Fr. Berry considers the biblical “creation story” meaningless because it fails to give humanity a sense of “communion” with “a universe that is alive, sacred, intelligent, and still being created.” (To regard matter as alive and thinking, of course, is the foundation of pantheism.) Since Western science cannot convey the “sacredness of the cosmic evolutionary process” either, Fr. Berry proposes a “New Story” to give us a sense of the “cosmic communion” of “all things.”
Greening Their Vows
Green sisters have reinterpreted their vows in light of Fr. Berry’s “new evolutionary cosmological consciousness.” Sr. Gail Worcelo, who studied under Fr. Berry and took her final vows in his presence in 1991, declares that when he gave her the ring of final profession, she felt wedded “to a passionate love affair with the Divine as revealed in the universe story.” This is not quite the same as becoming the bride of Christ.
As for the vow of chastity, Sr. Elaine Prevallet says it means a “moral commitment to ease ecosystem stresses caused by a burgeoning human population.” Other green sisters likewise speak of this vow as a “lifetime commitment” not to give birth and as a “gift that sisters have given the earth community throughout the history of religious orders.” Tellingly, at the 1998 Sisters of Earth conference, Stephanie Mills was the keynote speaker: she is notorious for harping on the connection between “unchecked human population growth and ecological crisis” and, though not a sister, for having vowed herself to a “nonprocreative life.”
Green sisters do not accept a dichotomy between temporal creation and eternal Creator. They see their vows in relation to a divine creation. Sr. Cathy Mueller sees them as “natural choices that enhance Earth,” and Sr. Mary Southard, as choices made in the context of “an evolutionary universe.” Sr. Janet Fraser remarks that “since the earth and the cosmos are the Body of God,” her vows make the natural world “primary”; and Sr. Barbara O’Donnell believes they make “Earth’s story our story.” Thus, their vows do not refer to the Kingdom, which is “not of this world.”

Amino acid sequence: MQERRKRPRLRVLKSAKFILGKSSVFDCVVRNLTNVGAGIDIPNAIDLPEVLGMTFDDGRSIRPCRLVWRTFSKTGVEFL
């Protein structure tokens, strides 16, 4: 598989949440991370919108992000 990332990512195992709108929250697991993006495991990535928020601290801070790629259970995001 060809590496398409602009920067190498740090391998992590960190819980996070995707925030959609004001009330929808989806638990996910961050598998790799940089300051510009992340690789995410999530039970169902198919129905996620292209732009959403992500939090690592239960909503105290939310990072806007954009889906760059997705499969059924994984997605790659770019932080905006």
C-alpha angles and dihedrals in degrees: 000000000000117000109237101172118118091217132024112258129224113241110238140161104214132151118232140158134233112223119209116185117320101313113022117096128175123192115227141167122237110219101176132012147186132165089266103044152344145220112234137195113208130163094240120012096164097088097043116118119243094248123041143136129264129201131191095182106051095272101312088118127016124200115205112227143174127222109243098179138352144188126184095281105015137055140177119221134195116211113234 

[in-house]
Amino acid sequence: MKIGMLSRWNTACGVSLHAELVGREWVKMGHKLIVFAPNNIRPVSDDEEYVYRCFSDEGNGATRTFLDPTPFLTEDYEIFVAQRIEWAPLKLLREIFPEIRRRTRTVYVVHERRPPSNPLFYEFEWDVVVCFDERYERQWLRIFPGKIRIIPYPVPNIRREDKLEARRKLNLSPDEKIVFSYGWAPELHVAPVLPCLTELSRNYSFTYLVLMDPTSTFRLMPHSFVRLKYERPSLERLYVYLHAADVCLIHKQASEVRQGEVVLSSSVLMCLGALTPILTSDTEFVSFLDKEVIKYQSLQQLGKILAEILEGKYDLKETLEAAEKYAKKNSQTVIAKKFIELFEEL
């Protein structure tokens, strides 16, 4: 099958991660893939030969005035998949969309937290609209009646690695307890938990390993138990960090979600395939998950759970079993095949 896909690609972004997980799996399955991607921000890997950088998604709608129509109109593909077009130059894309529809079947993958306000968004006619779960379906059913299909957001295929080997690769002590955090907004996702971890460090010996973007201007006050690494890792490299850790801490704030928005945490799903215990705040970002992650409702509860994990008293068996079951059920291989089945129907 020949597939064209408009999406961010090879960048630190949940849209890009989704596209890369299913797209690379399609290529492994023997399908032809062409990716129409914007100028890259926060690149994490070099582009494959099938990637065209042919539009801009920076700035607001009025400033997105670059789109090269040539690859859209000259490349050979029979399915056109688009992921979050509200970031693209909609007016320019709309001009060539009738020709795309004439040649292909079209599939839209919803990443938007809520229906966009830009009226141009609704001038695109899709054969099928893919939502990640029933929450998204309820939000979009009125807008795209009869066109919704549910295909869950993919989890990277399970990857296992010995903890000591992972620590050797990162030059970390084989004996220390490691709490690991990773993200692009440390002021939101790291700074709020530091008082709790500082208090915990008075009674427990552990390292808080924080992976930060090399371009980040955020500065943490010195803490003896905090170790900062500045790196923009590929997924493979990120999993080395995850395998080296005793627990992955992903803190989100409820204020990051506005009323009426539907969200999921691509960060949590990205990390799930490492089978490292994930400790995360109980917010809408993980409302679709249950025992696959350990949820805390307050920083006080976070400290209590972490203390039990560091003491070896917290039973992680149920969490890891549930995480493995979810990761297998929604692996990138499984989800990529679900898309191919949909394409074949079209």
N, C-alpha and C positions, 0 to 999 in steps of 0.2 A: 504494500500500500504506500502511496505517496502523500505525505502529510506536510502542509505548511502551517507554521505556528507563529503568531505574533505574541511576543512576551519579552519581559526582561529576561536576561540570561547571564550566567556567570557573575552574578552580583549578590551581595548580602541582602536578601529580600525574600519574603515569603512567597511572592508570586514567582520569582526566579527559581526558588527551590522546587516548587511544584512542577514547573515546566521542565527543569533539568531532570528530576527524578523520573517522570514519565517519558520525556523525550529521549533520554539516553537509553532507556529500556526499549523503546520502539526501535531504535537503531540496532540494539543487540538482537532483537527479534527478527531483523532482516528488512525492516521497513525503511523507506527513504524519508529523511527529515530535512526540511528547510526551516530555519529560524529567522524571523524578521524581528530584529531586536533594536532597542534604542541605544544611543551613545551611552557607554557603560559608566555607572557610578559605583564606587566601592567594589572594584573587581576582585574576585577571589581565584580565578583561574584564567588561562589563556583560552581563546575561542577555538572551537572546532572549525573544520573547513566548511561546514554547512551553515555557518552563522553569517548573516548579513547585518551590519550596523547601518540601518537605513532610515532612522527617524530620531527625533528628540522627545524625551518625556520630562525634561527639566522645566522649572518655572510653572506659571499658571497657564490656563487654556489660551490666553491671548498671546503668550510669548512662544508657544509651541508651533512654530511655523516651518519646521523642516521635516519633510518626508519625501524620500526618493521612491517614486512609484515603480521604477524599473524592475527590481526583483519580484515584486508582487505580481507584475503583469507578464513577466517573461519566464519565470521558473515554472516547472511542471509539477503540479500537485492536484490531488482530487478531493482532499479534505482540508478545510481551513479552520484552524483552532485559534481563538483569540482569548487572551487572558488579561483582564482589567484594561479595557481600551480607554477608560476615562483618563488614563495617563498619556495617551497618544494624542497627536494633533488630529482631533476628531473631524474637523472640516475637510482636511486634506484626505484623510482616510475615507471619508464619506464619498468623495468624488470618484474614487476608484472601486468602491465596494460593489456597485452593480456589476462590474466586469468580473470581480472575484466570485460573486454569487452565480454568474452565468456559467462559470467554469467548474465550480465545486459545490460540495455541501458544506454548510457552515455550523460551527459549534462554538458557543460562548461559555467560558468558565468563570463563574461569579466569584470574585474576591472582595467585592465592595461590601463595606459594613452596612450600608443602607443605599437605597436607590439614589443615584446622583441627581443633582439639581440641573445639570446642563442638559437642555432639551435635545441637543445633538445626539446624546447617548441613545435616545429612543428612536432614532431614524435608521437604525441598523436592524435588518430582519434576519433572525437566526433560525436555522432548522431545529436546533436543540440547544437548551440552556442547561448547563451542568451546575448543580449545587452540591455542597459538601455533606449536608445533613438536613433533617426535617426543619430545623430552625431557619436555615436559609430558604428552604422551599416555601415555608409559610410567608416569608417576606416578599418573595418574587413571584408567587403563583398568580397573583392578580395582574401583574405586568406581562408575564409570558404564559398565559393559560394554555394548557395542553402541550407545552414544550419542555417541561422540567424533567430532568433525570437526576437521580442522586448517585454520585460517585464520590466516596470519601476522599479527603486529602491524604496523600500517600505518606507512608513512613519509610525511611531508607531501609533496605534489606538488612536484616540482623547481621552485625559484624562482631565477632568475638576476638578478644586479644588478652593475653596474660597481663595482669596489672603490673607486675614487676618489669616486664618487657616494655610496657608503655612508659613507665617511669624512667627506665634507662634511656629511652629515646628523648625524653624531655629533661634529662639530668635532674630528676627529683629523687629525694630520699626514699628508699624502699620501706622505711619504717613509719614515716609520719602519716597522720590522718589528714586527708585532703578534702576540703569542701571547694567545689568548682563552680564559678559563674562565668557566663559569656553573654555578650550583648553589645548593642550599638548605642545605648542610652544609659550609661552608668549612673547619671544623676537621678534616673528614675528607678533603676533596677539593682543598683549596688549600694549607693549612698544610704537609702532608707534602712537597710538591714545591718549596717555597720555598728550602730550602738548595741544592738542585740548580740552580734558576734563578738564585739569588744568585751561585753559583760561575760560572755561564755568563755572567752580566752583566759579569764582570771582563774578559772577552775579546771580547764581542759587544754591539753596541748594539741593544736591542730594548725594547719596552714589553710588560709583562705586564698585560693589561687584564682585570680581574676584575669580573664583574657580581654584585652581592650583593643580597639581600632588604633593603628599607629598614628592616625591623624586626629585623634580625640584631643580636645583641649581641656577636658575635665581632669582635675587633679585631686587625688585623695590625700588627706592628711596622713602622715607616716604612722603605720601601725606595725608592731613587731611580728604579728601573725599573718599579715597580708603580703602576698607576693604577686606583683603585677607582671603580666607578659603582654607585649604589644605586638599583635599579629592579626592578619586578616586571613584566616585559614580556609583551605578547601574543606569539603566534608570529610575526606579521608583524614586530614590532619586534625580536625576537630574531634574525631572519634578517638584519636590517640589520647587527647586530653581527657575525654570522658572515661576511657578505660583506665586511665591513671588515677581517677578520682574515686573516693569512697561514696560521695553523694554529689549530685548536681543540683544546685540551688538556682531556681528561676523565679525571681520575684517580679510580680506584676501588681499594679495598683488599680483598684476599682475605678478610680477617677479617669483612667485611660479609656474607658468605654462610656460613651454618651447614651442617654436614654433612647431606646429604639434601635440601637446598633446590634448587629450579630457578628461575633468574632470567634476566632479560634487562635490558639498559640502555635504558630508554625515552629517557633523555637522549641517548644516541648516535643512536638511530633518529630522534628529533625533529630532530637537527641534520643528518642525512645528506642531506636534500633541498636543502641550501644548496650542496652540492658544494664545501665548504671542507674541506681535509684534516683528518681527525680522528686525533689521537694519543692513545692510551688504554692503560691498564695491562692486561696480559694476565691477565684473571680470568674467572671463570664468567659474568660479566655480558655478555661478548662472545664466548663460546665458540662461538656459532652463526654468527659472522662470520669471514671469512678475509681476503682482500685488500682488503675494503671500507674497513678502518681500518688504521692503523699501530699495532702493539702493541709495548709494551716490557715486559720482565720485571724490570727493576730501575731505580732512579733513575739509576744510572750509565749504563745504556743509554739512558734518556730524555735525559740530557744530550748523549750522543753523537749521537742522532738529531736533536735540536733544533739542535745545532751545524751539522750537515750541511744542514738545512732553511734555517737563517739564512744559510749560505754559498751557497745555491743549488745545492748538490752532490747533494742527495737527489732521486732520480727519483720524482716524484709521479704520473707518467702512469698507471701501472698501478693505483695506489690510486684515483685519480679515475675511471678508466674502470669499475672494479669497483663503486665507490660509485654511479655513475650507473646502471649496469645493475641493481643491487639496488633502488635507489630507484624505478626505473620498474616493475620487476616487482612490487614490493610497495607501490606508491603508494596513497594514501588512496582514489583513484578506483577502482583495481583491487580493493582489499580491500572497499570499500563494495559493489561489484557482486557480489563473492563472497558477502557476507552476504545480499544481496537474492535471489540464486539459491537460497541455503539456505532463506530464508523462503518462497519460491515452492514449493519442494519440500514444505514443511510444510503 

When Taylor asks about the “spiritual dimension” of these vows, Sr. Maureen Wild replies that for them there is no dichotomy between “matter” and “spirit.” (In Pius IX’s definition of “pantheism,” we find this very phrase: that “God is one and the same as the world, and therefore, also, spirit is one and the same with matter.”) With this principle, is it any wonder that some green sisters are “certified in massage therapy and various forms of bodywork” to help “nurture” the bodies and spirits of the sisters? In one of their centers, there is a hot tub with a view of Texas hill country, in which “we all soaked our muscles and restored our bodies” after a day’s work. Taylor comments, “This hot tub, which clearly soothes the flesh instead of mortifying it, is a far cry from sisters’ wearing hairshirts and doing daily penance.”
Praying to the ‘Cosmic Mother’
Green sisters protest that they have not departed from Catholic Tradition, but are “caretakers” of its deepest “essence as it has evolved over time.” Not so. At the Green Mountain Monastery in Vermont, Sr. Gail Worcelo prays to Mary as “Holy Matrix” who reveals the “sacredness in all matter” and holds the universe in her womb, instead of the child Jesus. This is depicted in the image “Mary of the Cosmos,” inspired by Fr. Berry. The sisters pray to Mary as “Matter impregnated with Spirit” — a far cry from Catholic Tradition!